Applying for the Disability Tax Credit
The process for obtaining the DTC is fairly easy and straightforward:
- First, interested individuals must request Tax Form T2201 Disability Tax Credit Certificate from the Canada Revenue Agency’s website. The Disability Tax Credit Application is contained therein.
- Once form T2201 is obtained, two parts of the application must be completed. The part that can be completed by the applying individual or representative is Part A – Disability Tax Credit Certificate. This part of the form requires the applicant to fill out his or her basic information such as name, date of birth and Social Insurance Number. If another person is filling out the application for an afflicted individual, another section detailing how the applicant’s disability affects his or her daily life must also be completed.
- Then the second part of the application must be filled out by a practitioner qualified to assess the applicant’s disability. All licensed doctors are qualified to analyze the applicant’s eligibility, regardless of the type of disability. However, specific physical disabilities can also be assessed by doctors specializing in those fields – for example, a licensed optometrist would be qualified to assess visual impairment and a licensed audiologist would be qualified to assess hearing impairment.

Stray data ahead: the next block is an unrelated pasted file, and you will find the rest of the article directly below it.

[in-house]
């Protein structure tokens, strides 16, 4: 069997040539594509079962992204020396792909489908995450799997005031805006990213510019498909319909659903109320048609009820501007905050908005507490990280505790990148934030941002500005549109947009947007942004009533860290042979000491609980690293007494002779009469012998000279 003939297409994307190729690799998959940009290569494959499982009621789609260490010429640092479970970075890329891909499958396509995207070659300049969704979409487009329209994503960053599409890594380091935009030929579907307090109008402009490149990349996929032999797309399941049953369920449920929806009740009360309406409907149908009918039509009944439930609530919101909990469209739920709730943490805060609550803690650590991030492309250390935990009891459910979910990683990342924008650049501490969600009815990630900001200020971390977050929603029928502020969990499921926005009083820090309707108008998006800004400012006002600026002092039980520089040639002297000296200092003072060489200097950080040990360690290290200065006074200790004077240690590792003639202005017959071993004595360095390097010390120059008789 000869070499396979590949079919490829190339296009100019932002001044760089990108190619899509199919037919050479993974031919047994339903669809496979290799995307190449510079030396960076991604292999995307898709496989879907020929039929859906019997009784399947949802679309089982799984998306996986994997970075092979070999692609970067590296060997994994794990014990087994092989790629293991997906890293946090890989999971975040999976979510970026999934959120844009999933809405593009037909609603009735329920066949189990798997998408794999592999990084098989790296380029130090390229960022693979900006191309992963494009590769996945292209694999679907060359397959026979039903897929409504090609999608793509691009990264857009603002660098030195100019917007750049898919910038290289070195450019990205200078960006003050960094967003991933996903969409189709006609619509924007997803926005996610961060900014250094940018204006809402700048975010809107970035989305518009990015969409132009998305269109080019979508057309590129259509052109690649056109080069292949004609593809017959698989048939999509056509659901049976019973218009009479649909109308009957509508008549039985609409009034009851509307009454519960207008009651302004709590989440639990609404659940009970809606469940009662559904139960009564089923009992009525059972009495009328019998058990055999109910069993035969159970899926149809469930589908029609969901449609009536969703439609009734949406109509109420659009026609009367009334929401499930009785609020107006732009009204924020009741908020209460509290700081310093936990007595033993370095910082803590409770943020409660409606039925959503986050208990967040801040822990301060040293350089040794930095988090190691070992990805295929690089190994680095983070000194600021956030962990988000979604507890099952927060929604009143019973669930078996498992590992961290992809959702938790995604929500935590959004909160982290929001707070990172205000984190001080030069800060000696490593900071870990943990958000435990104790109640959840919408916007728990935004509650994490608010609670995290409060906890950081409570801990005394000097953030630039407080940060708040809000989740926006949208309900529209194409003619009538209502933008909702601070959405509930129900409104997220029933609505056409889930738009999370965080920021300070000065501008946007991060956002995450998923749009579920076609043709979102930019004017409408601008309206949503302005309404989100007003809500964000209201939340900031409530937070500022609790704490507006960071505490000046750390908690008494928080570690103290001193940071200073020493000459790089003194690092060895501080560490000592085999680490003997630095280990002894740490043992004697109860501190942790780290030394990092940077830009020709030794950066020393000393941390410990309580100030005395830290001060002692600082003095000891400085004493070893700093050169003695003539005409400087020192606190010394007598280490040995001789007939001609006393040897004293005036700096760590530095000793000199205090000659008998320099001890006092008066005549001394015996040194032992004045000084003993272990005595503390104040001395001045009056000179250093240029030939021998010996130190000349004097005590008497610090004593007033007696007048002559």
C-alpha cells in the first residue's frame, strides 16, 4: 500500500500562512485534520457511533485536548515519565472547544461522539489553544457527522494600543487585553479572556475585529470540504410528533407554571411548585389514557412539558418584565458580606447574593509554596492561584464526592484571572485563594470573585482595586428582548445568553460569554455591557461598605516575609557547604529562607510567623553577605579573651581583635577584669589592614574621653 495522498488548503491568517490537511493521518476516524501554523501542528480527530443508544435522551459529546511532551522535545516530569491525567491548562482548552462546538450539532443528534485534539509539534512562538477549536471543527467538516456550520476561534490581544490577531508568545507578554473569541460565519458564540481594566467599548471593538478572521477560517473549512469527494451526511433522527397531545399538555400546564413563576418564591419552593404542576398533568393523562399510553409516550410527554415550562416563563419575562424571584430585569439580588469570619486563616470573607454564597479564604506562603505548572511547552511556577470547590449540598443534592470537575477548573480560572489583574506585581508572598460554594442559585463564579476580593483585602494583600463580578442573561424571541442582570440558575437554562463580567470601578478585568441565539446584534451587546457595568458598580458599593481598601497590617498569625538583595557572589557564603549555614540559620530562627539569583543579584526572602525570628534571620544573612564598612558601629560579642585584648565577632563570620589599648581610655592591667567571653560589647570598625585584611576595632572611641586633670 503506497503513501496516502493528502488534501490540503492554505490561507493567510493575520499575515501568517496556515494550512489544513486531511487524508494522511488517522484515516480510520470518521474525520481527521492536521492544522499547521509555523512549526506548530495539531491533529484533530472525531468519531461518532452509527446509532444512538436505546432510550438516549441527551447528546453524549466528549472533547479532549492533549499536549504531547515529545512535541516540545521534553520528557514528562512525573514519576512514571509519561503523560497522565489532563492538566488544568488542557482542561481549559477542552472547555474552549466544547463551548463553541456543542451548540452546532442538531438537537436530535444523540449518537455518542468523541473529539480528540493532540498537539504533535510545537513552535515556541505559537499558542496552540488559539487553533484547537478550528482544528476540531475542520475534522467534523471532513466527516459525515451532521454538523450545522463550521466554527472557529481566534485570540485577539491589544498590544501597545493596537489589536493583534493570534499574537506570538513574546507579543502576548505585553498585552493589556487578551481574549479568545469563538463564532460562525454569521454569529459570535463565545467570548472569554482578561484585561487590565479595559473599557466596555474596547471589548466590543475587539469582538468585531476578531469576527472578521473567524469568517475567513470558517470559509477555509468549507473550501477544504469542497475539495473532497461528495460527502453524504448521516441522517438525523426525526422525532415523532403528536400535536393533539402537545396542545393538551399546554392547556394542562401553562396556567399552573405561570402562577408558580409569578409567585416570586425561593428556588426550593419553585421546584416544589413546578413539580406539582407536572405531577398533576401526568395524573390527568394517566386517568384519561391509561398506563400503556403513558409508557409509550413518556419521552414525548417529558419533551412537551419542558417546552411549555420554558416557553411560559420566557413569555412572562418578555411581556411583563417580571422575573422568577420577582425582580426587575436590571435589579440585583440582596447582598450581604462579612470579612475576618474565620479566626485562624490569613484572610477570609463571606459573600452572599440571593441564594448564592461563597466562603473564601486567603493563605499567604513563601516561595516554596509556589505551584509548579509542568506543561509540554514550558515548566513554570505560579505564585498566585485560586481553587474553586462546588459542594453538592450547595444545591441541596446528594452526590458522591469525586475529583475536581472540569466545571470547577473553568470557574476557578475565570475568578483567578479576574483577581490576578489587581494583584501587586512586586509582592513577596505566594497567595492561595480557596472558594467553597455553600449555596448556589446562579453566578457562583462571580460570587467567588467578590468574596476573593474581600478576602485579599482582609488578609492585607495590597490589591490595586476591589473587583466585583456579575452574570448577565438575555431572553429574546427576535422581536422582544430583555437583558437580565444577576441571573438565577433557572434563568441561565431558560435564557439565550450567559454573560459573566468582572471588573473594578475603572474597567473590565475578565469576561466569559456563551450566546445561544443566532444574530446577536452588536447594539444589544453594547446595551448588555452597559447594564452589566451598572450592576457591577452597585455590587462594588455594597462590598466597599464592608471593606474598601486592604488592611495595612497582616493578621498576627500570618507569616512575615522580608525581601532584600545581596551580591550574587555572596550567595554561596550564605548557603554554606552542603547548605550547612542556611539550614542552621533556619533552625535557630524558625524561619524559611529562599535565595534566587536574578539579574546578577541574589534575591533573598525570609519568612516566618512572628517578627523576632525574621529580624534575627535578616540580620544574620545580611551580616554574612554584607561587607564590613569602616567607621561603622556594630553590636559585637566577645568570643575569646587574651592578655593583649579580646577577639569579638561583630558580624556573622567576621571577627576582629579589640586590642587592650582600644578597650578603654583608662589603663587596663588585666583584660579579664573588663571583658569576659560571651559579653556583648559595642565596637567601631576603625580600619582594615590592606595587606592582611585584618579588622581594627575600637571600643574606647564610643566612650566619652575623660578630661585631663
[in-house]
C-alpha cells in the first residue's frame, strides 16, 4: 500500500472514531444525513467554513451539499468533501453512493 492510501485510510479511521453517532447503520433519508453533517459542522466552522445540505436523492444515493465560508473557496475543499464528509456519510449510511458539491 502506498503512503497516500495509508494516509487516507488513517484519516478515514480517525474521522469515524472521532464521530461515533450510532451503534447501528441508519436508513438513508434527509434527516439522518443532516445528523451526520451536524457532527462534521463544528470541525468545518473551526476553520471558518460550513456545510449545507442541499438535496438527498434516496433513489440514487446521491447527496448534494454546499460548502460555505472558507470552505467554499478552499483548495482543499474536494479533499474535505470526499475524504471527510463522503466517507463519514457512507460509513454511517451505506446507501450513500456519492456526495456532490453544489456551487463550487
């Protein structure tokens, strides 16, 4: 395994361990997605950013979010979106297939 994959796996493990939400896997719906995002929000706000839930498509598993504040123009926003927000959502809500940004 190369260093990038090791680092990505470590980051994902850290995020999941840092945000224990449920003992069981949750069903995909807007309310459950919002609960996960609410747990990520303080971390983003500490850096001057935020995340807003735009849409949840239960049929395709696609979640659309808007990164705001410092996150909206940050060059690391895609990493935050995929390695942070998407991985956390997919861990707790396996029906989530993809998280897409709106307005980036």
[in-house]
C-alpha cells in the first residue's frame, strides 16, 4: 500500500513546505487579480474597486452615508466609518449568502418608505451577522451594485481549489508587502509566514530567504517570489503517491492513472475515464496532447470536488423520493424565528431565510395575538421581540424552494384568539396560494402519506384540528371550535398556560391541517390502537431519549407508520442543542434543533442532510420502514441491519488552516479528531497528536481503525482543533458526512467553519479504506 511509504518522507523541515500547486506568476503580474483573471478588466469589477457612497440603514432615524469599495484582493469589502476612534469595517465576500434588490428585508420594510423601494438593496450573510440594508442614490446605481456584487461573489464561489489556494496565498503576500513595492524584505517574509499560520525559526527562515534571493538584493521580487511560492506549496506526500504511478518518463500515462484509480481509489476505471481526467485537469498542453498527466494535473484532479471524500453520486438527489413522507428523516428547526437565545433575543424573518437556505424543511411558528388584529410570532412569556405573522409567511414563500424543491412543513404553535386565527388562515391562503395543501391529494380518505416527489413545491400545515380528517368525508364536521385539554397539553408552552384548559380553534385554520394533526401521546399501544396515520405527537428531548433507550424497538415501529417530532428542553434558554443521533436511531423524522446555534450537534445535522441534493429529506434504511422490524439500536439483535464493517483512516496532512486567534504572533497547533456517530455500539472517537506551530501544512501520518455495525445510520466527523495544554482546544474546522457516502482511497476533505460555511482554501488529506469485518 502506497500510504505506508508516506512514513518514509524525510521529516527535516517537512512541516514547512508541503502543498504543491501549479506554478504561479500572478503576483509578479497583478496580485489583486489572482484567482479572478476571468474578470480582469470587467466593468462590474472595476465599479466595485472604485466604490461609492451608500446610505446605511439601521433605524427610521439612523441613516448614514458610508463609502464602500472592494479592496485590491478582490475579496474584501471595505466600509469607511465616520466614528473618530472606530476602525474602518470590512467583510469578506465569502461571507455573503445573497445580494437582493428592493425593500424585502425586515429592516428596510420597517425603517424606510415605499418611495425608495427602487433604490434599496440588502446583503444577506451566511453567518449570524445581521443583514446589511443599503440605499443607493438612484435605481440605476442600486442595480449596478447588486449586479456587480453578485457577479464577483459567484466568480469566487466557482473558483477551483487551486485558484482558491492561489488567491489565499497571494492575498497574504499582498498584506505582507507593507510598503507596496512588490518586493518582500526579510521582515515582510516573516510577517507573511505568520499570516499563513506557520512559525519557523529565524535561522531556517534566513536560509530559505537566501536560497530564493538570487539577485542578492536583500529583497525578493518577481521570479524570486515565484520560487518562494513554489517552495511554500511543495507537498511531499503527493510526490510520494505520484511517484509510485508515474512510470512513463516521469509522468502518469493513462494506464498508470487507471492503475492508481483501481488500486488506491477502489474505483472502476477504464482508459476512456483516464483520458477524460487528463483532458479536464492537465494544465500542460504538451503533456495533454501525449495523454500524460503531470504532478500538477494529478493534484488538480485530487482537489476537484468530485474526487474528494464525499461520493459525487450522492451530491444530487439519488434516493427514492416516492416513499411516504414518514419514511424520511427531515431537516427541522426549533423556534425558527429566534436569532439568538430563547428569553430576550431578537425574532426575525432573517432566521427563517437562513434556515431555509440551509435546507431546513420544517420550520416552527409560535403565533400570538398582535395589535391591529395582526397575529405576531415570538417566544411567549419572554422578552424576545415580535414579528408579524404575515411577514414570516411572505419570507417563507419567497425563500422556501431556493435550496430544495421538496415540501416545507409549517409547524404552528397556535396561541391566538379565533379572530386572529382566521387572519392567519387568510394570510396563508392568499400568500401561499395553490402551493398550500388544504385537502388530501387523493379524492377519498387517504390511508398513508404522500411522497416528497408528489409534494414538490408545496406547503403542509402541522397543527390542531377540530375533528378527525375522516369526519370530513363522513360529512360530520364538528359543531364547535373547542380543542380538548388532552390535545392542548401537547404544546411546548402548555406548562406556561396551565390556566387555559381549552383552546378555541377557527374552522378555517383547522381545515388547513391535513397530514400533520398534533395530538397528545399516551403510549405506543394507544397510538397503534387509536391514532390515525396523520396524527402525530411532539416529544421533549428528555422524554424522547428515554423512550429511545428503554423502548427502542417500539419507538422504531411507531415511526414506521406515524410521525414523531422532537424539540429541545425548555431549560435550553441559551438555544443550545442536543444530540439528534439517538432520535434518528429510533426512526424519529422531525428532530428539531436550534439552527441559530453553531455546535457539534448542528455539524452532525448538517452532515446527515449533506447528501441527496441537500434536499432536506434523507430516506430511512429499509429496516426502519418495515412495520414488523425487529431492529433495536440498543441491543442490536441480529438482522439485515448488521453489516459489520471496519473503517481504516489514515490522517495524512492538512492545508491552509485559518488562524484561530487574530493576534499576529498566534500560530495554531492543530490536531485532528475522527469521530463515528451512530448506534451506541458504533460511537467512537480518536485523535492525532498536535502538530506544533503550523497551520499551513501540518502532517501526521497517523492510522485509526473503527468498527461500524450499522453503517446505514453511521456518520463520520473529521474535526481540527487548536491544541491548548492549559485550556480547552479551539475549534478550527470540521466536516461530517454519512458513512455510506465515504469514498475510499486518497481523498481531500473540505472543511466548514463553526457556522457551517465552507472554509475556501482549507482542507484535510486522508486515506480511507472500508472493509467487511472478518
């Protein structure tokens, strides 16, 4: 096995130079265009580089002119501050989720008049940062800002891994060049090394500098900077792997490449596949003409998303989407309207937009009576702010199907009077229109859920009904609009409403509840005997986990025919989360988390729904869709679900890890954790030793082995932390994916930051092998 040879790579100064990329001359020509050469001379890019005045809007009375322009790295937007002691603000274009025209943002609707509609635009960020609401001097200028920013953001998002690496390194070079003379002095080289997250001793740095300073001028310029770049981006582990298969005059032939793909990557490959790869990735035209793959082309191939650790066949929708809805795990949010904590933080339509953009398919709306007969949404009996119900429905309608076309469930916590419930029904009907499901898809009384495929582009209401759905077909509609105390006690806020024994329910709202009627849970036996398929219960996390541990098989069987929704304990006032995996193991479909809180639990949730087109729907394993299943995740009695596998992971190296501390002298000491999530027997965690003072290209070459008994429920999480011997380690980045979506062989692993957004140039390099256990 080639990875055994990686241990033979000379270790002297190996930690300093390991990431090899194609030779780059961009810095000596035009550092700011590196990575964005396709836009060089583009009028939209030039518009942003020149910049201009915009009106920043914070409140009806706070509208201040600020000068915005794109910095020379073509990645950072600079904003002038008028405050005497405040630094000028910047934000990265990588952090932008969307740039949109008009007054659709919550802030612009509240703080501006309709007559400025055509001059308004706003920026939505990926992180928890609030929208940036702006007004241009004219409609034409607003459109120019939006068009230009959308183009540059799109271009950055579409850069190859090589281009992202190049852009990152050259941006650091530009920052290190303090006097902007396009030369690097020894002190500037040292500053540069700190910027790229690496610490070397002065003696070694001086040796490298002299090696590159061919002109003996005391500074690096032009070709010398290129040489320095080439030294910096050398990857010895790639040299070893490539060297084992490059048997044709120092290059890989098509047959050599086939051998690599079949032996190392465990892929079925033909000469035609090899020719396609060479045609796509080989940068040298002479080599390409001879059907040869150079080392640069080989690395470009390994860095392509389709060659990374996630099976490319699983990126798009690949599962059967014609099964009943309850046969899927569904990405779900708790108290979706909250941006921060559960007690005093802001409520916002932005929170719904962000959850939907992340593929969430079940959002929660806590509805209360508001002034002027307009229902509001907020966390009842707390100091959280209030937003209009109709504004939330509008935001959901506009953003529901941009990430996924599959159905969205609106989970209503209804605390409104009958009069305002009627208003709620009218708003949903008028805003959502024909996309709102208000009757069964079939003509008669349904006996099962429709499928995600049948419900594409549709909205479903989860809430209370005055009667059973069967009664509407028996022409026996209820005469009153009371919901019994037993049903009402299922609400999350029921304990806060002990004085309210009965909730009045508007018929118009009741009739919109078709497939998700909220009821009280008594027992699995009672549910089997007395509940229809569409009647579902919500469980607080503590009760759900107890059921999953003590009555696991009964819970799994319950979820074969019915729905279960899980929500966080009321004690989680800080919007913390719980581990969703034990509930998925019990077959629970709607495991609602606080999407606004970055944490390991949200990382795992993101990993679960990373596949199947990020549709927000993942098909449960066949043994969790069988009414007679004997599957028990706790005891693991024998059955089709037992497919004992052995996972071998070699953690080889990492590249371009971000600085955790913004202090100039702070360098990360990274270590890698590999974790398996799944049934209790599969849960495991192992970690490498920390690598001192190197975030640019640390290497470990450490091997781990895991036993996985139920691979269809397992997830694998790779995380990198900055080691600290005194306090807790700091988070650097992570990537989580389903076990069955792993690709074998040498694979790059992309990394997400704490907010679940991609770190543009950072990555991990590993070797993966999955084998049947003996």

After the licensed doctor has completed and signed Tax Form T2201, the applicant or representative then sends the Disability Tax Credit Application back in to the CRA and awaits approval. If the certificate is approved, disabled individuals can then enjoy the financial benefits the DTC provides for a maximum of 10 years. In full, the disability tax credit amount totals $1,600 per year. If used for the full ten years allowed, the maximum potential savings caps off at $13,000 for adults.
As ALS most often appears in its onset form in individuals between the ages of 40 and 70, there may be some people affected by the disease who have already retired and don’t have any taxable income and thus don’t feel that they would benefit at all from the Disability Tax Credit. Even if the affected individual himself doesn’t have any income, however, the DTC can still be of great use to the individual’s caregiver.